To publish the lab and create one lab VM:
On the Template page, select Publish on the toolbar.
Publishing is an irreversible action, and can't be undone.
On the Publish template page, enter 1 for the number of VMs, and then select Publish.
Wait until the publishing finishes. You can track the publishing status on the Template page.
On the Virtual machine pool page, confirm that there's one lab VM, named Unassigned, that is in the Stopped state.
Start and connect to lab VM
After you publish the lab, you can now start the lab VM and connect to it by using remote desktop client software. In this quickstart, you use the lab VM yourself and you don't assign it to another user.
On the Virtual machine pool page, toggle the lab VM State, and then select Start to start the lab VM.
Starting the lab VM can take a few minutes.
When the lab VM is in the Running state, select the Connect icon to download the remote desktop connection file to your computer.
Open the downloaded remote desktop connection file to connect to the lab VM.
Use the credentials you specified when you created the lab previously to sign in to the VM.
You can now explore and experiment within the lab virtual machine.
When a lab creator starts a lab VM, the lab user's quota is not affected. Quota for a user specifies the number of lab hours available to the user, outside of scheduled events. Learn more about lab user quotas.
Clean up resources
When no longer needed, you can delete the resource group, lab plan, and all related resources.
On the Overview page for the lab plan, select the Resource group link.
At the top of the page for the resource group, select Delete resource group.
Enter the resource group name. Then select Delete.
To delete resources by using the Azure CLI, enter the following command:
az group delete --name <yourresourcegroup>
Remember, deleting the resource group deletes all of the resources within it.
Lab creation fails with
You are not authorized to access this resource
When you create a new lab plan, it might take a few minutes for the permissions to propagate to the lab level. You can assign the Lab Creator role at the resource group level to prevent this behavior:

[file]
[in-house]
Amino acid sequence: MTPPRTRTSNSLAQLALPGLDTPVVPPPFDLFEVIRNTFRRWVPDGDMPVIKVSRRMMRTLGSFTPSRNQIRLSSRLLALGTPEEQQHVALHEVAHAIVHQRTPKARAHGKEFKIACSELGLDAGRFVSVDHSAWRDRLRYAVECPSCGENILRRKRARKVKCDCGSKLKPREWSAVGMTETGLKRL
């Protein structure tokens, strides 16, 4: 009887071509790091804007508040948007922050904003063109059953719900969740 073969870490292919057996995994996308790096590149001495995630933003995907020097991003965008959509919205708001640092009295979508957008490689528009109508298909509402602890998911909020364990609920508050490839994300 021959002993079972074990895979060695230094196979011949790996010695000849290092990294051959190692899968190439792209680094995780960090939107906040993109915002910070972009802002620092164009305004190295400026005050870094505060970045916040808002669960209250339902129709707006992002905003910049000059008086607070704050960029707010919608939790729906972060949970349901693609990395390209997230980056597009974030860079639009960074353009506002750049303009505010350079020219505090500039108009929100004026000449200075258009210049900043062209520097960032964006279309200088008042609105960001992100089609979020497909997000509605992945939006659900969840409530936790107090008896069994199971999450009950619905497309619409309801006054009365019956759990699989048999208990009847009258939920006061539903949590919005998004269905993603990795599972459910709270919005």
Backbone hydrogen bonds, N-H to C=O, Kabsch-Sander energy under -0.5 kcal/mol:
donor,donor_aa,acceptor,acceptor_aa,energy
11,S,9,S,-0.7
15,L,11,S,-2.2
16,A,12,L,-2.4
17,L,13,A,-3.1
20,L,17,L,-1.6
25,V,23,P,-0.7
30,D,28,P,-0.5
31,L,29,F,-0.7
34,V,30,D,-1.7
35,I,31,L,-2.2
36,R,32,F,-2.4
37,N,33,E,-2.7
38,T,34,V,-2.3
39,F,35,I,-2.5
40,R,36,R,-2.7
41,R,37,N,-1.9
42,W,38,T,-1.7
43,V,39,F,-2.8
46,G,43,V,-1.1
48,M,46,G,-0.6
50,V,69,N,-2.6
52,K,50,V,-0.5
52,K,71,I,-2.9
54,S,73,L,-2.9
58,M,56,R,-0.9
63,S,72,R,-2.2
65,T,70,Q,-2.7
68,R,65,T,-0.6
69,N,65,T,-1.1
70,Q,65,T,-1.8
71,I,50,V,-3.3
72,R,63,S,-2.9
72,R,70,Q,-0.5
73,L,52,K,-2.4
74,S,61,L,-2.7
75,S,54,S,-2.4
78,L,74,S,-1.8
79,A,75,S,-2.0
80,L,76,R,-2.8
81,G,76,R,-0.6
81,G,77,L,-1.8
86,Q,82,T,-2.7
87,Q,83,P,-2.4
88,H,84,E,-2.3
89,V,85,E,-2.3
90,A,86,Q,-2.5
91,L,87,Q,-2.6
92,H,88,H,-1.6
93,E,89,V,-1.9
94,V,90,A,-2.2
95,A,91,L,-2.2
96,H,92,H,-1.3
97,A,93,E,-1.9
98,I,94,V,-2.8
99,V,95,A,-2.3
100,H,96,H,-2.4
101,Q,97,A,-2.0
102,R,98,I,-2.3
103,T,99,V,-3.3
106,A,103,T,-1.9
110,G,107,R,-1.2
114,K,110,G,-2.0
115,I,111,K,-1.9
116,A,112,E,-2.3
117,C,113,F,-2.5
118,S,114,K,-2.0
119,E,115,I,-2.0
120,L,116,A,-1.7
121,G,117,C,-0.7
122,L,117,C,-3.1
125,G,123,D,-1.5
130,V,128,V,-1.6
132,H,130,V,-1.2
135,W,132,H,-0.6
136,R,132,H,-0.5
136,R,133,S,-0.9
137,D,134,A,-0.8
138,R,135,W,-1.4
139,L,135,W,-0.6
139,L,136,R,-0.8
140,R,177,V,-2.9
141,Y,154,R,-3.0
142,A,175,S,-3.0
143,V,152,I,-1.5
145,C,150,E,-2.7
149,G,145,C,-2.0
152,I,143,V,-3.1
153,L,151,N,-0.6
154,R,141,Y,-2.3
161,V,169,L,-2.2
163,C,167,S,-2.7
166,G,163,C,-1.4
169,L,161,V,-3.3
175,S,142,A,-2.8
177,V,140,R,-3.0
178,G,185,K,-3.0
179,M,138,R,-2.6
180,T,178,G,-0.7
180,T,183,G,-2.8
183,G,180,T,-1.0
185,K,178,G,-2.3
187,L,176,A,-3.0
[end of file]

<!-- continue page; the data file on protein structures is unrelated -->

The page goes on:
- In the Azure portal, go to the resource group that contains the lab plan.
- Select Access control (IAM) from the left navigation.
- Select Add > Add role assignment.
- Assign the Lab Creator role to the user account.
Lab creation fails with
Subscription has labs in 2 regions, and the regional limit for this subscription is 2
The default limit for the total number of regions you can use for creating labs varies by offer category type. If you have reached the Azure regions limit for your subscription, you can only create labs in regions that you're already using.
Learn more about how to resolve region restrictions.
You've successfully created a lab virtual machine for experimenting inside the VM. You created a lab plan in the Azure portal and added a lab from the Azure Lab Services website. You then published the lab to create the lab VM, and connect to it with remote desktop.
Azure Lab Services supports different Azure AD roles to delegate specific tasks and responsibilities to different people in your organization. In the next tutorial, you learn how to set up a lab for classroom teaching, where you assign permissions to lab creators and invite lab users to connect to the lab VMs.